5. Seek professional help

To stop obsessing over someone, sometimes you need to seek professional help. It’s normal to be upset with someone after they reject you or remove themselves from your life. However, zeroing in on this can cause obsessive behavior. Remember that a single person doesn’t define your value. For example, one person might not like you while another thinks you’re the most extraordinary person alive. Each person values different things. So don’t evaluate your self-worth based on someone else’s opinion of you. Obsessing over a person like they’re the only person in the world whose opinion matters is unhealthy. Find a therapist who will remind you what makes you great, help you build your confidence back up, and teach you how to deal with ruminating thoughts that make you obsess over someone.

professional help

6. Avoid repeating their words in your head

Sometimes, we become obsessed with someone because something they once said burrowed into our minds. Unknowingly, we’ll repeat that line to ourselves for decades, completely forgetting the original source of the sentence. We repeat the line to ourselves until it becomes a part of our identity and life story. People hear us describe ourselves based on this one line someone once told us years ago. It’s a disaster. It’s normal for someone’s words to hurt us. But don’t let it burrow into your mind for years to come. Remember that you, too, have said hurtful things to others in the heat of the moment. There’s no need to internalize something hateful about ourselves, even if we think aspects of it are true. A hateful sentence doesn’t need to become your identity. People change and grow all the time. Grow from this too. 

7. Remember your value

What do you imagine when you think about what type of person you want to be? Do you imagine yourself as a small, scheming, vengeful person caught up in bitterness and refusing to find inner peace and happiness in your life? Or do you imagine yourself investing in your personal growth, moving on like a champ, and becoming a version of yourself so great that people realize what they’ve missed out on? You determine your value. And you can choose which direction to take your life at any time. Obsessing over someone is such a low-class way to live. Do you really think someone who’s crushing it in life is obsessing over someone? Nope. They’re too busy living their best lives. You deserve the same. So build yourself back up from this setback. You’re destined for greatness. Don’t pretend a minor blow is a catastrophe.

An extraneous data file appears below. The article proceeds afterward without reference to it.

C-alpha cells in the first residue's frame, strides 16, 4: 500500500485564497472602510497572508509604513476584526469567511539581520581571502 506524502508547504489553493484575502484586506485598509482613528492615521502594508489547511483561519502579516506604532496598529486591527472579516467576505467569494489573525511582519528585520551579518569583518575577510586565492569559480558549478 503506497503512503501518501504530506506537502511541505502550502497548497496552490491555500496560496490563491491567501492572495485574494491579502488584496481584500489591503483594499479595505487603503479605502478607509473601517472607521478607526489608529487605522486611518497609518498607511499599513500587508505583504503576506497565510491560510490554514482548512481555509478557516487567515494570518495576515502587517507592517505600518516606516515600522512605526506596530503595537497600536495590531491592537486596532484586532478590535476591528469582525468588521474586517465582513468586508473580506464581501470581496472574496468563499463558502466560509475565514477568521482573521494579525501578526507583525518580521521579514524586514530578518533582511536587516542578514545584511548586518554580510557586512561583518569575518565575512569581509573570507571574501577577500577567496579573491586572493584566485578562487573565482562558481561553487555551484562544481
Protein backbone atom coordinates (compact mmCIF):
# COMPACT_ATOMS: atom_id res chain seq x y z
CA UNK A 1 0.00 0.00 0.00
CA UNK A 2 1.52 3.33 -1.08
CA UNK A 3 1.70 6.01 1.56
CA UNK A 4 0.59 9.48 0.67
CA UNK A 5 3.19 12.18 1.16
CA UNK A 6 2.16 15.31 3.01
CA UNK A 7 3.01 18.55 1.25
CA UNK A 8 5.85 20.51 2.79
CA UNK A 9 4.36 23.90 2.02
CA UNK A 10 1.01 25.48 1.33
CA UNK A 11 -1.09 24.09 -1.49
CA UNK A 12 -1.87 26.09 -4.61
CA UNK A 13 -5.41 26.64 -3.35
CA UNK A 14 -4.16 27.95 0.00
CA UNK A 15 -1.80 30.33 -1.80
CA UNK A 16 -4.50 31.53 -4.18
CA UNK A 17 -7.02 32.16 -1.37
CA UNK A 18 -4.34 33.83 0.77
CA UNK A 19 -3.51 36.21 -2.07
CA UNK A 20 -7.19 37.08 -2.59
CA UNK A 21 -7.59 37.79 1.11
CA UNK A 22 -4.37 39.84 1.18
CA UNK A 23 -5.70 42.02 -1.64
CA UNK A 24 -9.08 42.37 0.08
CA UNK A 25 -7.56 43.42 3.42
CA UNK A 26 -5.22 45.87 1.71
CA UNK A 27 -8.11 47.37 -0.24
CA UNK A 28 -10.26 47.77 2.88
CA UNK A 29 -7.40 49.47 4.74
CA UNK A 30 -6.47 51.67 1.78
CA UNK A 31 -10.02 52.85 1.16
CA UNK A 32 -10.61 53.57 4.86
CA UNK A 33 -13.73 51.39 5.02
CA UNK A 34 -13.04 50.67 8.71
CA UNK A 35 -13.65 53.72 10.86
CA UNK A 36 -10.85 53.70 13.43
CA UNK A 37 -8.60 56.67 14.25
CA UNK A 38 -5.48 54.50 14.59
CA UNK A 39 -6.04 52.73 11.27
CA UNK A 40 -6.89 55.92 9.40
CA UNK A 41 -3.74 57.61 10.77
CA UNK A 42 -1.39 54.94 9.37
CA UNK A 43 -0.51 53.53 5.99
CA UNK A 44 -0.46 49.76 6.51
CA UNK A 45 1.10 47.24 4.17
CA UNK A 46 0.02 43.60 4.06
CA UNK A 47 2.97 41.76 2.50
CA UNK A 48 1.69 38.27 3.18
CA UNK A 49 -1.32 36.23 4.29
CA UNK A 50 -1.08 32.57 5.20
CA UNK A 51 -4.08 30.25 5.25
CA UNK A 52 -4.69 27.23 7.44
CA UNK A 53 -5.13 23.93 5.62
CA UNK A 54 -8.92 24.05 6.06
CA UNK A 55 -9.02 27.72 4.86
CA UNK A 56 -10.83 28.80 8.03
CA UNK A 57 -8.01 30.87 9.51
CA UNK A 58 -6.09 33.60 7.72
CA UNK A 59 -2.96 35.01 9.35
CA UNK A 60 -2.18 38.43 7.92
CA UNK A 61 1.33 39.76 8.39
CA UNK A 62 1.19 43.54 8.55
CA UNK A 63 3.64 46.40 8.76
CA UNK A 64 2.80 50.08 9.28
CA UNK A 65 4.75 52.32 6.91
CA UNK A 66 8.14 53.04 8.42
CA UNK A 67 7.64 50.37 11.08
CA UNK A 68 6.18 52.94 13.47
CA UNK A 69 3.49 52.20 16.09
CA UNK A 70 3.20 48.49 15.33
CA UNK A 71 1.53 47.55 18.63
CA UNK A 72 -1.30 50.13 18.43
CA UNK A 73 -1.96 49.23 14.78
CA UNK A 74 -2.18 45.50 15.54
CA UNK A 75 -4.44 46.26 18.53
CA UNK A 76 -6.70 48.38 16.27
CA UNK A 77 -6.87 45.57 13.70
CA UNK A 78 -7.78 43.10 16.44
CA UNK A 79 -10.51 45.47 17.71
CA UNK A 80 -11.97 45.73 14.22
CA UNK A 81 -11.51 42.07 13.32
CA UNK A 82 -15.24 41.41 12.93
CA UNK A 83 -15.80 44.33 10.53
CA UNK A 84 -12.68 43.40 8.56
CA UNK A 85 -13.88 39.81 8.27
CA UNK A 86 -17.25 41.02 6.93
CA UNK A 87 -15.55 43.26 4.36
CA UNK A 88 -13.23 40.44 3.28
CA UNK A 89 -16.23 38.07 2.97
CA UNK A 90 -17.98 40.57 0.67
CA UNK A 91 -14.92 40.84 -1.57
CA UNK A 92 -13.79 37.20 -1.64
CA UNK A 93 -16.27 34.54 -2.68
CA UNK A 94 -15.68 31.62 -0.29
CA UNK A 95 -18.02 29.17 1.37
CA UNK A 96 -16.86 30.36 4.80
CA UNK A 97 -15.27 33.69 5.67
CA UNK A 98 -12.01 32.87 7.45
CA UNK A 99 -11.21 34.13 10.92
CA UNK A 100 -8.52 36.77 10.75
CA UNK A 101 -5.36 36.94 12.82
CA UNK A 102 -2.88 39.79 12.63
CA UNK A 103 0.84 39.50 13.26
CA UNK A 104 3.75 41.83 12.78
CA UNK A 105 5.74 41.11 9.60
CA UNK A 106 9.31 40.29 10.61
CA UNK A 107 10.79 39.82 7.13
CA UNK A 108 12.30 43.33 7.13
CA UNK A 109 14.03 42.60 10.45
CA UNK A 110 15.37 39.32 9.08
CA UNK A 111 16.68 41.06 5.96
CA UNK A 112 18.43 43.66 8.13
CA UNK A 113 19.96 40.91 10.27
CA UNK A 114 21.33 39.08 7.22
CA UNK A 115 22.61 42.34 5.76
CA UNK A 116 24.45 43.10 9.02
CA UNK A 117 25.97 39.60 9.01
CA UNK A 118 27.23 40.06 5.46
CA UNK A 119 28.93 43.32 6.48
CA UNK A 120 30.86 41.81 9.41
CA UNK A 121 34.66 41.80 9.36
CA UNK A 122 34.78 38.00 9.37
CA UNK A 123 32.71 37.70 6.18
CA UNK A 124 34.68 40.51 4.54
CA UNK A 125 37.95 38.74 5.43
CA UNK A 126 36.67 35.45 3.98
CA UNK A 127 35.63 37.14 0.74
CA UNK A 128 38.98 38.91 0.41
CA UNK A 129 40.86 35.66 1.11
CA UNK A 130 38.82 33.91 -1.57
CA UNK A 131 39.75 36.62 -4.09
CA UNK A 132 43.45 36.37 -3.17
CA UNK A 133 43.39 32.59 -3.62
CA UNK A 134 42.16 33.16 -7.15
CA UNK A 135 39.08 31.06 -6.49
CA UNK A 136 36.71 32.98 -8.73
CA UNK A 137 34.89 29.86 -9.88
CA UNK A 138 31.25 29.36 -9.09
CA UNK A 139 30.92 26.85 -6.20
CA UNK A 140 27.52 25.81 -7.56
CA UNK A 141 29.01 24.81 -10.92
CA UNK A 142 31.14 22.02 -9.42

destined for greatness

8. Meditate

Guided meditation can be helpful for you in managing your feelings of obsession. Obsessing over someone takes over your mind. Meditation helps you watch your thoughts to see what kind of thinking you’re doing but on a more conscious level. By becoming aware of the types of obsessive thoughts you’re having, you can work to resolve your issues. Your mind will turn your thoughts into reality. This isn’t some woo-woo thing either. If you spend more time obsessing over another person instead of investing in yourself, what good do you think will happen? Life is all about the experience of what you make of it. You don’t live for other people; you live for yourself. Treat your mind kindly by letting go of the pain someone caused you. Your thoughts should focus on your betterment instead of another person’s hatefulness. You can watch meditation videos to get you started.

9. Forgive them

One of the best ways to stop obsessing over someone is to forgive them. Now, this doesn’t mean you need to invite them over and hang out with them as if nothing happened. You don’t even need to tell them you forgive them. This can simply be a mental forgiveness check-in you do in your head. You might think to yourself, “I forgive you, and now I’ll let go.” It’s normal if, months or years down the road, someone says something that reminds you of them or something they said. You might feel a moment of anger or rage, even. You’re still human, after all. However, forgiving yourself is about giving you peace of mind so you can move on to the next phase of your life.